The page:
Spreading the Word on Campus about Your E-ship Efforts

Posted By: Carol Savage NACCE Blog,

Improving your ability to communicate about your on-campus entrepreneurship efforts is easier than you think and you can start right now. Many times, students and faculty are overwhelmed with activities and events on campus and may “tune-out” to communication strategies that aren’t targeted directly to them. To increase awareness about your e-ship events and activities, try these tips for getting your message out across the entire campus:

-Communicate across multiple channels

People process information differently. Some respond to an email blast while others may need a text message, phone call, or social media reminder. The more channels you employ to communicate, the more people you’ll reach.

-Make your message concise.

Keep it simple and short. People don’t have the time or inclination to read or process large chunks of text, nor do they want to read an essay in your text message.

-Make your message consistent.

Messages should be standardized. Distribute a written message instead of relying on word-of-mouth communication, or if you’re promoting a special event and want to increase attendance, use a short message service (SMS) – a text service component of most telephone, internet, and mobile device systems - with a scripted message. This will assure recipients receive uniform and consistent information.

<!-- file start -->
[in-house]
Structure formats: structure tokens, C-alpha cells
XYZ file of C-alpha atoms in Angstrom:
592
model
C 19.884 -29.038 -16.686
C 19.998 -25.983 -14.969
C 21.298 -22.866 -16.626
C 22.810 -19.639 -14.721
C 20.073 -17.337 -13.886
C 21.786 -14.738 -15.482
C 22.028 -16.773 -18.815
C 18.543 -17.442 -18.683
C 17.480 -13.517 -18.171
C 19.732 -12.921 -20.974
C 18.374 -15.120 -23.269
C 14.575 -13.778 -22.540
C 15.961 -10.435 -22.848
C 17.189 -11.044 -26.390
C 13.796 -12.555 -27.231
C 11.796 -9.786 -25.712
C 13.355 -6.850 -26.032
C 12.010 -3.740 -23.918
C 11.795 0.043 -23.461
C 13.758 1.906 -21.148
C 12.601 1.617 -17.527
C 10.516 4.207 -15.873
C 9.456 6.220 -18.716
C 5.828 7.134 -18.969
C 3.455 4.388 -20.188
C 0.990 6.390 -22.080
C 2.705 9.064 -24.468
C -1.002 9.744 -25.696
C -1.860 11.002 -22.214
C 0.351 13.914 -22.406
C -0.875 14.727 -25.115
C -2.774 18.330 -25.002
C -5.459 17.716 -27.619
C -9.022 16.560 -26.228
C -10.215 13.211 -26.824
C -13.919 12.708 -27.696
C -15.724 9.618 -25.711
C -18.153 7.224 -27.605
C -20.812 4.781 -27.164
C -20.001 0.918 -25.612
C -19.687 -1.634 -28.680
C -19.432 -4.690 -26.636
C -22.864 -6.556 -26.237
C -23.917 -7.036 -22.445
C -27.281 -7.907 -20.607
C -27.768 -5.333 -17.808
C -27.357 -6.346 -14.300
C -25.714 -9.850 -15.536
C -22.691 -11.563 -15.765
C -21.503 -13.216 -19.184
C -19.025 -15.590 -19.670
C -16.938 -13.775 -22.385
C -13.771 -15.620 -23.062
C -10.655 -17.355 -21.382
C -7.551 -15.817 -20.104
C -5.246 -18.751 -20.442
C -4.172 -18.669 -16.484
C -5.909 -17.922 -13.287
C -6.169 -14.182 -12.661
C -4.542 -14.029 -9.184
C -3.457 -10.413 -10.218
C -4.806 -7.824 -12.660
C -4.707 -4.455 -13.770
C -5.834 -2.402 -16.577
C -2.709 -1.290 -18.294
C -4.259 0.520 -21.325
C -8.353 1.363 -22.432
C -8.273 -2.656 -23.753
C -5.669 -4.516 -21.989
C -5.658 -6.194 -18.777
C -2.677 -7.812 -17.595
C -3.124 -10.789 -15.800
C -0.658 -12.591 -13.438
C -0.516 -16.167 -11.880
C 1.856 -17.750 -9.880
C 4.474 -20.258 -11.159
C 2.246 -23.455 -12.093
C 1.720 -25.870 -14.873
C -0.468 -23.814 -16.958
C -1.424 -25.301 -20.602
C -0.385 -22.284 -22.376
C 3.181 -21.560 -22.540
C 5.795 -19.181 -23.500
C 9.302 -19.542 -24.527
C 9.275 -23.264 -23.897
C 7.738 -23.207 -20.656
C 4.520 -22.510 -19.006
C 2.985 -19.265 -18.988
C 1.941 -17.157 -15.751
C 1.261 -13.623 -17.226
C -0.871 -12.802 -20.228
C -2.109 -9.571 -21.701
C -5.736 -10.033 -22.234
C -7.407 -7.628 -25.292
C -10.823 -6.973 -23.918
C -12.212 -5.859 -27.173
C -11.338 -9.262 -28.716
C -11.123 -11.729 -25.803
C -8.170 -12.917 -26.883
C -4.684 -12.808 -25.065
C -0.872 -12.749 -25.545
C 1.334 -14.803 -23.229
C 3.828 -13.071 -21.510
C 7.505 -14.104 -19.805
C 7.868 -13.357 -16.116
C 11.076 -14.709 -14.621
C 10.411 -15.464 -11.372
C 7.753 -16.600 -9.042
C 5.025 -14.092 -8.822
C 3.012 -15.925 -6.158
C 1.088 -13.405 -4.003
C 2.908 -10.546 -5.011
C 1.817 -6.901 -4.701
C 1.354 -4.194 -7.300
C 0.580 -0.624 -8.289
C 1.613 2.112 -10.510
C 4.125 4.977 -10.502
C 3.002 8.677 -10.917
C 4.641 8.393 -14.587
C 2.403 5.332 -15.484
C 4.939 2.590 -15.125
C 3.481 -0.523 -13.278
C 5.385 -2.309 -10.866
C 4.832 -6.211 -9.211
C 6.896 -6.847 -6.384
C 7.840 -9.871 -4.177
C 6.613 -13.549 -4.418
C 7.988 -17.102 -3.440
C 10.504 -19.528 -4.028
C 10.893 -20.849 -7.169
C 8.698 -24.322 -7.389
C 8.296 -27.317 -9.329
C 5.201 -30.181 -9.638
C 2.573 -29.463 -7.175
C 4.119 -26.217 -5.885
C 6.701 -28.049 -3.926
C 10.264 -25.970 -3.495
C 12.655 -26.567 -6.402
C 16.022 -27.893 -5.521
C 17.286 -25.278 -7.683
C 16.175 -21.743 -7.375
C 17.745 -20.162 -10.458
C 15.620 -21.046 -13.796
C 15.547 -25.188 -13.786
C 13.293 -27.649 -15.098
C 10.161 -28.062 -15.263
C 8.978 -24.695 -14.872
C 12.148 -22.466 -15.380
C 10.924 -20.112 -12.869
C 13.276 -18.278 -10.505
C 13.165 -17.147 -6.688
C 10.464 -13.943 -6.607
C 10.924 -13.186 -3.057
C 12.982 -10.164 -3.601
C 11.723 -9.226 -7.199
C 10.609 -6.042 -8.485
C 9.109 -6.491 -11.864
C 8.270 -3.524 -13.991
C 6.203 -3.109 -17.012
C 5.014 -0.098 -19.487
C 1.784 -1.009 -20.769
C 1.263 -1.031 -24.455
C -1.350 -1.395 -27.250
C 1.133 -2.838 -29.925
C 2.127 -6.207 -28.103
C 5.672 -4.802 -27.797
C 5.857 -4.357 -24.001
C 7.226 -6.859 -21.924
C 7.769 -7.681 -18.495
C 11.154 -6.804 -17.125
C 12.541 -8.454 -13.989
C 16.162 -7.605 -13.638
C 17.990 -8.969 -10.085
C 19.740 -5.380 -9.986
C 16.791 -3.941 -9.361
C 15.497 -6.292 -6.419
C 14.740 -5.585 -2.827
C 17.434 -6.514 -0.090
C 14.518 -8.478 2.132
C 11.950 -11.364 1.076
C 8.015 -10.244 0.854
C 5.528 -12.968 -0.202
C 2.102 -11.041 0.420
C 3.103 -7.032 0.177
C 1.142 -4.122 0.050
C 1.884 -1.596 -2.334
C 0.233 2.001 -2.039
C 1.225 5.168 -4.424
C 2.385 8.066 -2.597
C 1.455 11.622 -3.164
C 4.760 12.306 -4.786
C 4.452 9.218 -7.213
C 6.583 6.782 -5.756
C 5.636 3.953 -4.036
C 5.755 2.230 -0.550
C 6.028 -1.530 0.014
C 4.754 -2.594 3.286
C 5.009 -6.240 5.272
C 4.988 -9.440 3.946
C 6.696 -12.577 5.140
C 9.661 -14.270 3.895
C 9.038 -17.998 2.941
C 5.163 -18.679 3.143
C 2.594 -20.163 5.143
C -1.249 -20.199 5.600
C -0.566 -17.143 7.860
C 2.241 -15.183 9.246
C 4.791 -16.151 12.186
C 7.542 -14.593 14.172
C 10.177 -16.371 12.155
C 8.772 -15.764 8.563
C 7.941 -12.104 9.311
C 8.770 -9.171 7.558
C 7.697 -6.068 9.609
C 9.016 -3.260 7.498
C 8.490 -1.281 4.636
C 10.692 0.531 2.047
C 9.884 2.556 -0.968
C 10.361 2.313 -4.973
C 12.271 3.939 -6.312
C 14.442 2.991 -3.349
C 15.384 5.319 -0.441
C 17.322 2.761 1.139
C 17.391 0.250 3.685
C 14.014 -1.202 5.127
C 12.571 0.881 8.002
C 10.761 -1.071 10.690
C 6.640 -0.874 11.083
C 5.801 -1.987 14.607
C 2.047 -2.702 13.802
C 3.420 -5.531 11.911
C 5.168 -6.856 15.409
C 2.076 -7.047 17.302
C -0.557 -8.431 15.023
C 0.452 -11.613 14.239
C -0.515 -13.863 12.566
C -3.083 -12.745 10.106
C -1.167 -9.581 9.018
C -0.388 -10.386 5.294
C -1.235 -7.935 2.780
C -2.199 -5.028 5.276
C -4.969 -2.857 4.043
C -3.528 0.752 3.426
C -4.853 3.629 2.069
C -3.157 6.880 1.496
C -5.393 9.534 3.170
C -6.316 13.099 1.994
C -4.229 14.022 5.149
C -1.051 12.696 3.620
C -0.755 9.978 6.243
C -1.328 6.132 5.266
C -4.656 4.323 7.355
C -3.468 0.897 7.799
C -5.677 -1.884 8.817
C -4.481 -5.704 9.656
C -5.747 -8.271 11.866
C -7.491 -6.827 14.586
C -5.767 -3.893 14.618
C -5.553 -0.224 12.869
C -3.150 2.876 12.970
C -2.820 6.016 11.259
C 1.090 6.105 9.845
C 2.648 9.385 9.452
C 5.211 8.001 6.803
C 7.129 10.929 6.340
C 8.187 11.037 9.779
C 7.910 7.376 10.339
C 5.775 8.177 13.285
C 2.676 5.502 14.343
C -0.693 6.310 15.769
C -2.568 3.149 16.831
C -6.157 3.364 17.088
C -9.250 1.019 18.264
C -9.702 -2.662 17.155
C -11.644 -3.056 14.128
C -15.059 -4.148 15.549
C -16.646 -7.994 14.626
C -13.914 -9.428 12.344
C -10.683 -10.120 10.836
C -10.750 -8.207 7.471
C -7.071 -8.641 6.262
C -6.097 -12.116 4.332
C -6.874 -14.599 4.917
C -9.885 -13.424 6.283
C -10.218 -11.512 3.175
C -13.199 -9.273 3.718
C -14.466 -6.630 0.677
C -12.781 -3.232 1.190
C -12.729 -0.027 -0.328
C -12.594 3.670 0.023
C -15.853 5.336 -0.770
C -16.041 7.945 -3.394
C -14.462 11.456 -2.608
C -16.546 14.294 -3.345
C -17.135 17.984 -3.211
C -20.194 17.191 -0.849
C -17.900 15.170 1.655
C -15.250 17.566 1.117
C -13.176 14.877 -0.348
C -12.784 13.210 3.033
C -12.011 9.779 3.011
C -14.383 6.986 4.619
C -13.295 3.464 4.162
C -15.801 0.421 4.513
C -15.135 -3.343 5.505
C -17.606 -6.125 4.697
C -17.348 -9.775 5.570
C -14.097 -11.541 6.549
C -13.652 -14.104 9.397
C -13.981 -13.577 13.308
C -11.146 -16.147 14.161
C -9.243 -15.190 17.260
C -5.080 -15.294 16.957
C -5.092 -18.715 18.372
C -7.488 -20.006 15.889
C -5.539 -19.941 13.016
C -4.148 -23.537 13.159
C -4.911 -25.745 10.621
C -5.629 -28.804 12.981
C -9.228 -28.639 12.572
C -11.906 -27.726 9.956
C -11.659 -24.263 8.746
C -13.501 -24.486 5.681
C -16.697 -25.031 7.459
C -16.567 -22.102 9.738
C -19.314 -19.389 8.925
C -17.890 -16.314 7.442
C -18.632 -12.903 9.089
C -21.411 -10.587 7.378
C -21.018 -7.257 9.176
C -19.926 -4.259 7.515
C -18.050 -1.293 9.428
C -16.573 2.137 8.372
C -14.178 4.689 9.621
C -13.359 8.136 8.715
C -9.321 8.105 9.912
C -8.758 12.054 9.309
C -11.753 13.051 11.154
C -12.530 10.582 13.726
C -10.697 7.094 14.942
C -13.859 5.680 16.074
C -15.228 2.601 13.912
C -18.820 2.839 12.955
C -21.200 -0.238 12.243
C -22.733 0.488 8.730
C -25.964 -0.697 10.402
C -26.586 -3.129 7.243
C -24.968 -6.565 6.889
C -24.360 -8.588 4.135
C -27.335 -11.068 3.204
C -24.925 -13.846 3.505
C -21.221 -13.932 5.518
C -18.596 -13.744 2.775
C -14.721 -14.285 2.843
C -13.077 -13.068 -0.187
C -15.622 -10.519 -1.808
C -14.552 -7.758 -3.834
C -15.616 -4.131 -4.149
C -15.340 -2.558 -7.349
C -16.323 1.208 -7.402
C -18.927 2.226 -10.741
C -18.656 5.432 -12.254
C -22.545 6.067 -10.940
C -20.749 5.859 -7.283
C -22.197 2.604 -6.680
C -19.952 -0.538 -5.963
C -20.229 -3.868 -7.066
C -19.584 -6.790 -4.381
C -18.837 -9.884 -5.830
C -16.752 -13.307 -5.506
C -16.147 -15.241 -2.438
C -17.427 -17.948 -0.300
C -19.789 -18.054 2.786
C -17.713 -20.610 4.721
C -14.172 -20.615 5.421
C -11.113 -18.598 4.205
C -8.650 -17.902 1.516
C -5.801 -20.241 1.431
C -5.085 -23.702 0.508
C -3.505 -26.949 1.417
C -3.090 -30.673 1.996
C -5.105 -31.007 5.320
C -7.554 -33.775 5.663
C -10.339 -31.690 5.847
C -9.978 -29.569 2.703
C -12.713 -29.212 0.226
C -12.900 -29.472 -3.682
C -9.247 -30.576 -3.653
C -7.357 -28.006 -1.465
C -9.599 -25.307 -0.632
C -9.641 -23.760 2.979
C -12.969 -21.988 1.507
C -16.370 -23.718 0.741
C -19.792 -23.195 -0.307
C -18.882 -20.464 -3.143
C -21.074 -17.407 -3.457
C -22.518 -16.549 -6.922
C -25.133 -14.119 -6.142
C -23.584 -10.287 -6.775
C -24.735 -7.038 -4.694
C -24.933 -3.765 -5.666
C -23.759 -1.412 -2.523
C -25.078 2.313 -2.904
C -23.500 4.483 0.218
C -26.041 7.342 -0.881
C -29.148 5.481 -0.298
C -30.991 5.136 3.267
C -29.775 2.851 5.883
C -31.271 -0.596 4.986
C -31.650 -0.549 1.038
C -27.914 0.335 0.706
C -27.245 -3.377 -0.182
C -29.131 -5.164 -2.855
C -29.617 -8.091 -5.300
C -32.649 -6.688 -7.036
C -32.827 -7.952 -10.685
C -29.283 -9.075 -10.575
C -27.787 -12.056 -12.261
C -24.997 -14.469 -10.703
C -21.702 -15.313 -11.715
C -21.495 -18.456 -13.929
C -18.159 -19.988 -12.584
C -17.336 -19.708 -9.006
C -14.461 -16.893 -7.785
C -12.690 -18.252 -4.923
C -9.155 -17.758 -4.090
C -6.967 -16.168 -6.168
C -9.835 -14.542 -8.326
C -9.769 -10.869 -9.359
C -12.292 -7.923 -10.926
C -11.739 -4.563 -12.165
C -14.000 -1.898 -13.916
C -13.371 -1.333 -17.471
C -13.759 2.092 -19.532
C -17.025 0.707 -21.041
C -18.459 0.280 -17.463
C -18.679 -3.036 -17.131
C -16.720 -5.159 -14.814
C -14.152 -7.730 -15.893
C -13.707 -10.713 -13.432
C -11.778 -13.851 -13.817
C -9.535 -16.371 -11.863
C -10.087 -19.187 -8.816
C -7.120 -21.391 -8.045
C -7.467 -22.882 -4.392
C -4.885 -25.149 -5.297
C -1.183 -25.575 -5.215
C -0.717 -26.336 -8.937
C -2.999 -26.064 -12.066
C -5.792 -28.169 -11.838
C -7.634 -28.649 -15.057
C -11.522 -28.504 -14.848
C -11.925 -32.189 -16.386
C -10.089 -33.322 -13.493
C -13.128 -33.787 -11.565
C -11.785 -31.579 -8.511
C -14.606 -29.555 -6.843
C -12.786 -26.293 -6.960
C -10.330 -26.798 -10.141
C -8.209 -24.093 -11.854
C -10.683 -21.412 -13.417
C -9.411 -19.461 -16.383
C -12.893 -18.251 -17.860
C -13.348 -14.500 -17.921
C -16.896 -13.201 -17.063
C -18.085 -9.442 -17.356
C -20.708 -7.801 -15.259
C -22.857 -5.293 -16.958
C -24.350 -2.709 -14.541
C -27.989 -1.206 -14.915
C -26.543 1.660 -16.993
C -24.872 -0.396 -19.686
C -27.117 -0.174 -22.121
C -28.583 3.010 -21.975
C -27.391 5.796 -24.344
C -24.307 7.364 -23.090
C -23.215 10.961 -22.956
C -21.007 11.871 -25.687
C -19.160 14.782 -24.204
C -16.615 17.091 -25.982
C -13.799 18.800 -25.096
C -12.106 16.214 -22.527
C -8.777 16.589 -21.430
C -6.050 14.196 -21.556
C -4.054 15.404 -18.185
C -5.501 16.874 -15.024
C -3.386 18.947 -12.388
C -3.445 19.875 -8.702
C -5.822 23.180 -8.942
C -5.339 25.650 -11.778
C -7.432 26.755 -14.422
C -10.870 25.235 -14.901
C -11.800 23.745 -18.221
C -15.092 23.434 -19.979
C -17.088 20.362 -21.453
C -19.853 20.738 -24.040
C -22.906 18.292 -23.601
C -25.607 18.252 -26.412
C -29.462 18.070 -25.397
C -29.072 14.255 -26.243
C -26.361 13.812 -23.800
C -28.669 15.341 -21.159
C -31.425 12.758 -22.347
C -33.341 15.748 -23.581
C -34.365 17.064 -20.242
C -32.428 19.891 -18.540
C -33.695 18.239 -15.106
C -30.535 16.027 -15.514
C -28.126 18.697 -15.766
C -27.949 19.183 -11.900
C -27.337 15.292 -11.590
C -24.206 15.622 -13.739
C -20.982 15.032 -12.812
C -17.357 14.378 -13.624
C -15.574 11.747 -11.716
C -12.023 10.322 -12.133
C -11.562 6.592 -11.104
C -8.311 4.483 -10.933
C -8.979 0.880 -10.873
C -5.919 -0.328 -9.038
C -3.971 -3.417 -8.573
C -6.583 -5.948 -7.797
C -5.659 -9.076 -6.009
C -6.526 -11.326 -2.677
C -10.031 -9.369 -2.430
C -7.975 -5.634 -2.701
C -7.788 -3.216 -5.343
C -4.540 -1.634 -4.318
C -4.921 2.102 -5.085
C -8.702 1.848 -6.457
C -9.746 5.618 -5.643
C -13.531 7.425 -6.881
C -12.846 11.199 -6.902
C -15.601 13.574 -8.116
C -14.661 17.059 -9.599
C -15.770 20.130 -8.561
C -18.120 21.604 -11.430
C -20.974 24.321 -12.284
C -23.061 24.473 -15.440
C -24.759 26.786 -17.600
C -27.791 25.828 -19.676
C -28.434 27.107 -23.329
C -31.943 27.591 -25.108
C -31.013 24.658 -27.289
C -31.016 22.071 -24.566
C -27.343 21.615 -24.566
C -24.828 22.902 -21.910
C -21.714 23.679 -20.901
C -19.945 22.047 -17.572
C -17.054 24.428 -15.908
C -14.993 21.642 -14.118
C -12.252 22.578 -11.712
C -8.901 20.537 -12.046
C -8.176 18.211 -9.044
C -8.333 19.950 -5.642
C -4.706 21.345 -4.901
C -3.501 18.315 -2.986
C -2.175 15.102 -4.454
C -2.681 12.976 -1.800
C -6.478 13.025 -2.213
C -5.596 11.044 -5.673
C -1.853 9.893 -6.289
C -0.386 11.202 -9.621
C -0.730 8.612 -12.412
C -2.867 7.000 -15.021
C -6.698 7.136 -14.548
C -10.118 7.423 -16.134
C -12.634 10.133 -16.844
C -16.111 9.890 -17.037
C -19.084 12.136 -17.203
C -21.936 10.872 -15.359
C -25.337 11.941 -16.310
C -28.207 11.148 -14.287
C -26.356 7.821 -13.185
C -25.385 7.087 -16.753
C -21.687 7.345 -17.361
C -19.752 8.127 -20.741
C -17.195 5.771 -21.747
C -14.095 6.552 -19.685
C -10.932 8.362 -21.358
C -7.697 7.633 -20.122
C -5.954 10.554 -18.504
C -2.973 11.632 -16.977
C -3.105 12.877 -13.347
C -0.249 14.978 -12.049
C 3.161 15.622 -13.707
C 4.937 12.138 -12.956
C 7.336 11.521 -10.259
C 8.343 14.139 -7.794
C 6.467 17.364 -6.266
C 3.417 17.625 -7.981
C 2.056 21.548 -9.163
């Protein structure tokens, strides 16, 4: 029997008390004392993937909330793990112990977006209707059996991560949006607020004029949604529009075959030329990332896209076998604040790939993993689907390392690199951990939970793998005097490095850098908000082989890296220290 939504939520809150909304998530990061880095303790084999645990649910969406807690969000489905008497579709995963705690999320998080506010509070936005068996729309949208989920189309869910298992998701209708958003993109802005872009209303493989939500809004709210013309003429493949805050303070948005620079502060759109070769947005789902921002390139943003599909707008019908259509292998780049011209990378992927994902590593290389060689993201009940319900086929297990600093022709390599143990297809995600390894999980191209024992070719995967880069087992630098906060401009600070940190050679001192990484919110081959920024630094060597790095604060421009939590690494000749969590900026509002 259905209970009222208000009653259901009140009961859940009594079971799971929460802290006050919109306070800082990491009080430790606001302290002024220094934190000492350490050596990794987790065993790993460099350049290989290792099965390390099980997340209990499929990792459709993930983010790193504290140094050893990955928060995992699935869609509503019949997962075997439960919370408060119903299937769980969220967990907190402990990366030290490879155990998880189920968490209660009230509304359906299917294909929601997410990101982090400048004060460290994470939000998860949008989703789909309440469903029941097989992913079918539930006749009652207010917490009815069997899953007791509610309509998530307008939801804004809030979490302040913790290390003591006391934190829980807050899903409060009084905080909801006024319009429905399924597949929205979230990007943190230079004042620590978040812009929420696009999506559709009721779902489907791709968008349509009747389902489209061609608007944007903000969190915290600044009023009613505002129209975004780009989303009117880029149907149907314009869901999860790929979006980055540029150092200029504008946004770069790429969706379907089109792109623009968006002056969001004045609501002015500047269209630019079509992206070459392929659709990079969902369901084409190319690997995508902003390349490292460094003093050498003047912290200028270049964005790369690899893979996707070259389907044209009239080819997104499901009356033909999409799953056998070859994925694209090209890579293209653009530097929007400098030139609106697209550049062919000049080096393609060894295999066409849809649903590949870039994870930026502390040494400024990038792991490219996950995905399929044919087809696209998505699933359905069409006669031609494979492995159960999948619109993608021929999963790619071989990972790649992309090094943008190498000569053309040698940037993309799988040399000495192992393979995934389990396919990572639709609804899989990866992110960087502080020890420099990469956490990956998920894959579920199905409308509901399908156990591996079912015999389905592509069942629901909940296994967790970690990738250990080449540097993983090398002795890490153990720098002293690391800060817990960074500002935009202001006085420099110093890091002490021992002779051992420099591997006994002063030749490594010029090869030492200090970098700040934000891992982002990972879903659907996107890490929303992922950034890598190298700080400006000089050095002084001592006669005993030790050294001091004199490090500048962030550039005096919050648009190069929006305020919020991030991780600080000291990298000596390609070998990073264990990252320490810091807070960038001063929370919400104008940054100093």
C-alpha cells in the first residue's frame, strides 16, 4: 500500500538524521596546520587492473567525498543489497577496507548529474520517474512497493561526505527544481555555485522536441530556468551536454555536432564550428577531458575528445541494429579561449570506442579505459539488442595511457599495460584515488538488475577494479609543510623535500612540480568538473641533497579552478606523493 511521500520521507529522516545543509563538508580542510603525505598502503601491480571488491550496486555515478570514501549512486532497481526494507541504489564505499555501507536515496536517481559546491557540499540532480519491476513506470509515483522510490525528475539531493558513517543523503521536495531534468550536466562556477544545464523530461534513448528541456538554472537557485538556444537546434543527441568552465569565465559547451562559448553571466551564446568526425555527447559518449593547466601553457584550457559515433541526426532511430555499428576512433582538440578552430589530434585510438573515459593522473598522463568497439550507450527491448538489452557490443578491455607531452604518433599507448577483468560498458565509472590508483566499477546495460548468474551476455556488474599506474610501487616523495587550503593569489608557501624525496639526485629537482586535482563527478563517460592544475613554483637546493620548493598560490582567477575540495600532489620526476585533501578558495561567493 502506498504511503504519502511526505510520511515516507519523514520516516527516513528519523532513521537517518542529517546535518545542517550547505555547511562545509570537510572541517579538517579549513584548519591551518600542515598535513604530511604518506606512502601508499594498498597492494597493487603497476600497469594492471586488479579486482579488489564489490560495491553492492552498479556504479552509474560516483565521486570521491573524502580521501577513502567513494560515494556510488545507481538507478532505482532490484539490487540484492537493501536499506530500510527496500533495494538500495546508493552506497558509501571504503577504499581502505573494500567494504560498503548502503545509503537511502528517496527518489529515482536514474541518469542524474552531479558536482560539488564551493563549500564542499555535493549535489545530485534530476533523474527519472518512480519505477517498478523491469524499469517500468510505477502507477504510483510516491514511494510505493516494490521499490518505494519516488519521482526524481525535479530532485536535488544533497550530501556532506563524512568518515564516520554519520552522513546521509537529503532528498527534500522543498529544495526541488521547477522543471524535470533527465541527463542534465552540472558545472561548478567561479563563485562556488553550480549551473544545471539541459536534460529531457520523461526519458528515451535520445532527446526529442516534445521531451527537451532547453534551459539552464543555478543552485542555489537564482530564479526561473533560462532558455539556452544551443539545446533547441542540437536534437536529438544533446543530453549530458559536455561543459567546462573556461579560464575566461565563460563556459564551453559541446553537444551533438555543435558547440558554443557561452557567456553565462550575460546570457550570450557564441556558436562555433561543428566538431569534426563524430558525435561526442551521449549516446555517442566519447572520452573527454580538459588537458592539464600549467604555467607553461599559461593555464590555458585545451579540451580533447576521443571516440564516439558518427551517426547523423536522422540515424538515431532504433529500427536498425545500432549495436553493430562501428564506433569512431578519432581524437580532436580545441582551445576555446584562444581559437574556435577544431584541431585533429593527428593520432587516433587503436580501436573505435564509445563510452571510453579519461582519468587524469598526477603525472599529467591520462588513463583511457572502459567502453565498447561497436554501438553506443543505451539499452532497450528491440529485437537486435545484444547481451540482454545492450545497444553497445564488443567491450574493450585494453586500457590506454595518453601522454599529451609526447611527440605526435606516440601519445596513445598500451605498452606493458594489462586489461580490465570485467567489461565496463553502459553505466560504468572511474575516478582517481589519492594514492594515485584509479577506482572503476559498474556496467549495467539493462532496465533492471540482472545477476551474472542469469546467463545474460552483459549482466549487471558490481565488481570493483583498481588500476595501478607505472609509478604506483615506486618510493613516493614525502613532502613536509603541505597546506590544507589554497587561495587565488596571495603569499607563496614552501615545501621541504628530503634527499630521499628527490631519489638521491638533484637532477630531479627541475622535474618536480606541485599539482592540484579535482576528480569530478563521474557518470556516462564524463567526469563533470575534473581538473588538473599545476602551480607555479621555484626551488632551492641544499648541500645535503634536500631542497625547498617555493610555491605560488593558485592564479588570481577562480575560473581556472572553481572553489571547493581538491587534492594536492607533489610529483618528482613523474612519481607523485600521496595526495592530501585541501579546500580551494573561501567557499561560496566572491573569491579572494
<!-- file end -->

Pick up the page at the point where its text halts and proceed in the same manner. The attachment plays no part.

-Communicate regularly.

Develop a communications calendar. When you hold events to engage students, schedule automated or manual phone calls beforehand or email messages with the time and location of your event. When people get in the habit of hearing from you, they’ll know where to turn for the latest updates. Newsletters and e-news are also effective vehicles for regular communications.

-Ask for and respond to feedback.

Ask students and faculty what works – and doesn’t – with your communications strategy. Do this through face-to-face meetings, web surveys, online profiles, or in-person interviews. Research has shown that two-way communications is the best approach to keeping lines of communications open.

-Use your college’s social media platforms.

Post events and activities on your college’s or department’s website, news listings, calendars, and event listings. Also use Facebook, Instagram, and Twitter to alert others about what you’re doing on campus.

-Make sure students and faculty know where to turn for more information.

If they have questions, need clarifications, or want to confirm their attendance at an event, provide a clear point of contact for them to call, email, or text.

-Coordinate your messaging from a single sender.

It may be helpful for all your campus communications to originate from a single sender. If you’re sending emails, make sure recipients add your address to their accounts’ “safe senders” lists. Include contact information at the end of each message, making it easier for people to reach you.

Implementing one or all of these tips will improve your campus communications. When everyone feels they’re informed, they’re more likely to stay involved.

Coming Soon!

Part II: Communicating Your E-ship Efforts Beyond Campus